Our bodies are magical entities—made of the same materials that comprise the vast and mysterious universe. They transcend categorical assertions. All bodies are worthy. All bodies are good. Bodily “imperfection” is a myopic cultural concept used to bridle the limitless possibilities of human existence, of human love. The body is a metaphor for the cosmos.
Start with something simple, like breath. Breathing is actually a complex physiological and chemical marriage, but your body does it effortlessly—without a conscious thought—every minute of every day. It is through the breath that we are reminded of the possibility for peace, our connectedness to the plants and trees (who make breath possible), and to each other.
All of this happens corporeally. We often get caught up in the harmful practice of only seeing our body through the lens of utility (capitalism) and its ability to get us things we want (more capitalism). A capitalist relationship to the body is characterized by scarcity—the sense that we are never enough—because capitalism requires that mindset in order to create the sense of lack that leads to the perpetual pursuit of “more.”
Many of us find our body lacking. In fact, there is compelling research that most people are dissatisfied with their body. It’s easy to lose touch with the magic that our bodies perform every single day. So, let’s take a few minutes to reconnect.
Think of all the unsung tasks our bodies perform every day:
Our heart beats without requiring our attention, our lungs create breath that grounds us, our eyes detect thousands upon thousands of colors (so many colors that there are not enough words in human language to describe them all), each movement of our fingers or our legs is a graceful exercise in mechanics, our pupils dilate and constrict to modulate our experience of light, our skin perspires to stay cool and allows for the pleasure of sensation—the warmth of the sun emerging from behind a cloud while we sit on our porch, the gasp-inducing prickle of cold water when we enter the ocean, a lover’s touch, the way sand feels between our toes, the tickle of a puppy’s wet nose on our palm. Our bodies are the vehicles for every single one of these experiences.
There’s a mindfulness/grounding practice I love that reconnects us to our body through touch and gratitude. You’ll need anywhere from 5 – 30 minutes, your favorite oil (I recommend rose oil for its heart-healing properties), and a quiet place. You can sit down or lie down for this practice, and I recommend either being naked or wearing only underwear. Cover your hands in oil. You can start anywhere on your body that you’d like or—if you prefer direction—start at your head. Try to touch every part of yourself: face, neck, shoulders, arms, chest, belly, thighs, calves, and feet. Say a small gratitude to each part. (“Thank you, feet, for carrying me. Thank you, hands, for letting me write letters to my favorite humans.”) Pay special attention to the parts of yourself you have a difficult time loving or accepting. When you reach those emotional spots on your body, spend extra time touching and massaging that part of you. In addition to offering a small gratitude, repeat to yourself: “This part of me is beautiful. This part of me makes me whole.” Familiarize yourself with the terrain of your skin, scars, lumps, bumps, treasured nooks, and even well-tread territory. Let yourself feel whatever comes up—delight, grief, wonder, anger. Our bodies hold all of this, and some parts of us hold more memories than others.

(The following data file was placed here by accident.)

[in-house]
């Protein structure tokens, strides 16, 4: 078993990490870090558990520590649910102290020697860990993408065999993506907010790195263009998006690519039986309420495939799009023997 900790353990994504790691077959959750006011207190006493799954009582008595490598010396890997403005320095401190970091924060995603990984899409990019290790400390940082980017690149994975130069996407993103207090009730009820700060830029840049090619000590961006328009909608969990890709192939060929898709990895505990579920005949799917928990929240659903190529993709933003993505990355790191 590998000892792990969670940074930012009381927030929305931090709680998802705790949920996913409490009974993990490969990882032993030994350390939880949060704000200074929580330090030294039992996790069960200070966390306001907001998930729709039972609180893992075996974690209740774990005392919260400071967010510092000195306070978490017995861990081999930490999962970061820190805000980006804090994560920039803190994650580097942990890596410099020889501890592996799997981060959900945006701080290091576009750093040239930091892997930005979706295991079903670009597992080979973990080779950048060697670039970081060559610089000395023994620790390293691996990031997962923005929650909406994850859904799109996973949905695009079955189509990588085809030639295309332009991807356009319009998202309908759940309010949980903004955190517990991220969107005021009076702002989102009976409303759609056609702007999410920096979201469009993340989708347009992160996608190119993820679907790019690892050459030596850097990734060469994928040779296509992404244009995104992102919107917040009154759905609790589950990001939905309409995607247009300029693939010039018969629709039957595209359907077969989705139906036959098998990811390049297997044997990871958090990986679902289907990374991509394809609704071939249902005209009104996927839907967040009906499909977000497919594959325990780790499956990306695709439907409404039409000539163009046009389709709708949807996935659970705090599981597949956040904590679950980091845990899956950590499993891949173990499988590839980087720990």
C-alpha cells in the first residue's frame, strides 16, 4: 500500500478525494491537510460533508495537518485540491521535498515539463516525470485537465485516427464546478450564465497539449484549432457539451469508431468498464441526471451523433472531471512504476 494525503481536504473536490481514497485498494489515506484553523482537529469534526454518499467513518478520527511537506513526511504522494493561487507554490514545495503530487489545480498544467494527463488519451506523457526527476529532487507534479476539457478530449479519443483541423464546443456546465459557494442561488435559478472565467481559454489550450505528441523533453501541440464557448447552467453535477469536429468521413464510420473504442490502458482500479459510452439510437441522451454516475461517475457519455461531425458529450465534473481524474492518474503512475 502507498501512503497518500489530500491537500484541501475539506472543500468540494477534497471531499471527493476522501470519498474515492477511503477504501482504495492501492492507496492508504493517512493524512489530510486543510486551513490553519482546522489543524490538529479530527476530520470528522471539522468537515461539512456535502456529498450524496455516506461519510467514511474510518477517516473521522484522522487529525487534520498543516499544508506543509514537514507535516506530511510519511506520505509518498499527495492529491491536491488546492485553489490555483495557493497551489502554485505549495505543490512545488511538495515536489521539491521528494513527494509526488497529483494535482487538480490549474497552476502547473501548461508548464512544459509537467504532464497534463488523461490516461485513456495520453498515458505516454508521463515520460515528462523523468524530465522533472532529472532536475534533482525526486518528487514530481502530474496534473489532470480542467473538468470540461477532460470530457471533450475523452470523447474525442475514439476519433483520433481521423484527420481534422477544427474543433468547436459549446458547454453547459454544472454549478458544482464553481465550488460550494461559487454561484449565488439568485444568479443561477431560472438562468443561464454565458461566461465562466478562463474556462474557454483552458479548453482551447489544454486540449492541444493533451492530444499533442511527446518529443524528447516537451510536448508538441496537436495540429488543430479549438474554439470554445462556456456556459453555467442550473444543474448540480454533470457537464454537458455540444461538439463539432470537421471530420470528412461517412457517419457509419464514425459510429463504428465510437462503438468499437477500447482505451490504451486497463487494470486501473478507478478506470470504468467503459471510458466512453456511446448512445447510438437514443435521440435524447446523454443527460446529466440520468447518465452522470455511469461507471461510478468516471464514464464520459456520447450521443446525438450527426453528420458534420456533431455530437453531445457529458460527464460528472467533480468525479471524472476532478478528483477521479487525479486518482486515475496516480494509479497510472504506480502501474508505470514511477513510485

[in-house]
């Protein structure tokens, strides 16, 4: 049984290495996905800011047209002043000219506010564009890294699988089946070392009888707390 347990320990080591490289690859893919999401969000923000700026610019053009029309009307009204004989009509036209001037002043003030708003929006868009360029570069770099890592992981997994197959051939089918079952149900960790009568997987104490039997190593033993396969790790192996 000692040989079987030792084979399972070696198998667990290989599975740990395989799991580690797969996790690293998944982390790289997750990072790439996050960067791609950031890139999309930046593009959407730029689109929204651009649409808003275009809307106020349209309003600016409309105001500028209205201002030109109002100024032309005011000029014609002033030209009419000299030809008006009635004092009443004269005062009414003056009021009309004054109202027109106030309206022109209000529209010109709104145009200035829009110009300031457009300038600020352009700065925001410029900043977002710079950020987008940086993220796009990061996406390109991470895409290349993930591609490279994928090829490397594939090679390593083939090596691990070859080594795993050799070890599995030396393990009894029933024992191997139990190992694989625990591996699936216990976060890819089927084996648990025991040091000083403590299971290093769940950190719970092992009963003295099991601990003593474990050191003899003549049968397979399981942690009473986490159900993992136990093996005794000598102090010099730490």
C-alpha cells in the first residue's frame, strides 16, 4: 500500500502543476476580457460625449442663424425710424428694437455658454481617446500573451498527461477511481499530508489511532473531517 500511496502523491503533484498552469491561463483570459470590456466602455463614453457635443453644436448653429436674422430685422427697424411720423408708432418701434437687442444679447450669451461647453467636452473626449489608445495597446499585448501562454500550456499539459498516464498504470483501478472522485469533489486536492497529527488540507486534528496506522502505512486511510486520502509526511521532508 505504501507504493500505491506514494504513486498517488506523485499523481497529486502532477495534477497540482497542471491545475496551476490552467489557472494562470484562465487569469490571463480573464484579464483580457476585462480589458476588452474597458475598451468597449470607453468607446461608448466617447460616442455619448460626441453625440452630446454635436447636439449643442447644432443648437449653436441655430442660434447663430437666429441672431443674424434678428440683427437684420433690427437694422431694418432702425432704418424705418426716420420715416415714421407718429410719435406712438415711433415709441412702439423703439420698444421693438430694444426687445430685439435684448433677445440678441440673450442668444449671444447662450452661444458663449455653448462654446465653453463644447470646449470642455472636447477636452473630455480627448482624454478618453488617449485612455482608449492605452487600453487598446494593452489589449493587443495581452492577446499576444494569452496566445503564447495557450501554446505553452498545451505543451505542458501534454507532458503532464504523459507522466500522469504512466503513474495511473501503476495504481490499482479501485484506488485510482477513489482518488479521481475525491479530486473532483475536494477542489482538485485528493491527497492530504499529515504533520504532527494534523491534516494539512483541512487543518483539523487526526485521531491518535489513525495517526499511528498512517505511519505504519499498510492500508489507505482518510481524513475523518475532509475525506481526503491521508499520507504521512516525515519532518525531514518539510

End with five deep breaths. As you breathe in and out, revel in the alchemical duality of your body as both something vast and infinitesimal. Revel in the fact that the elements that comprise your body are the same elements that comprise the planet and the worlds beyond.
Suggested New Moon Affirmation: “My body is a metaphor for the cosmos.”
Excerpt is from Many Moons 2018 Vol 1.
To purchase Many Moons, go here.
For more of Virgie Tovar, go here.
If you’ve enjoyed any of my writing, newsletters, services or products consider helping me via PayPal Tip Jar: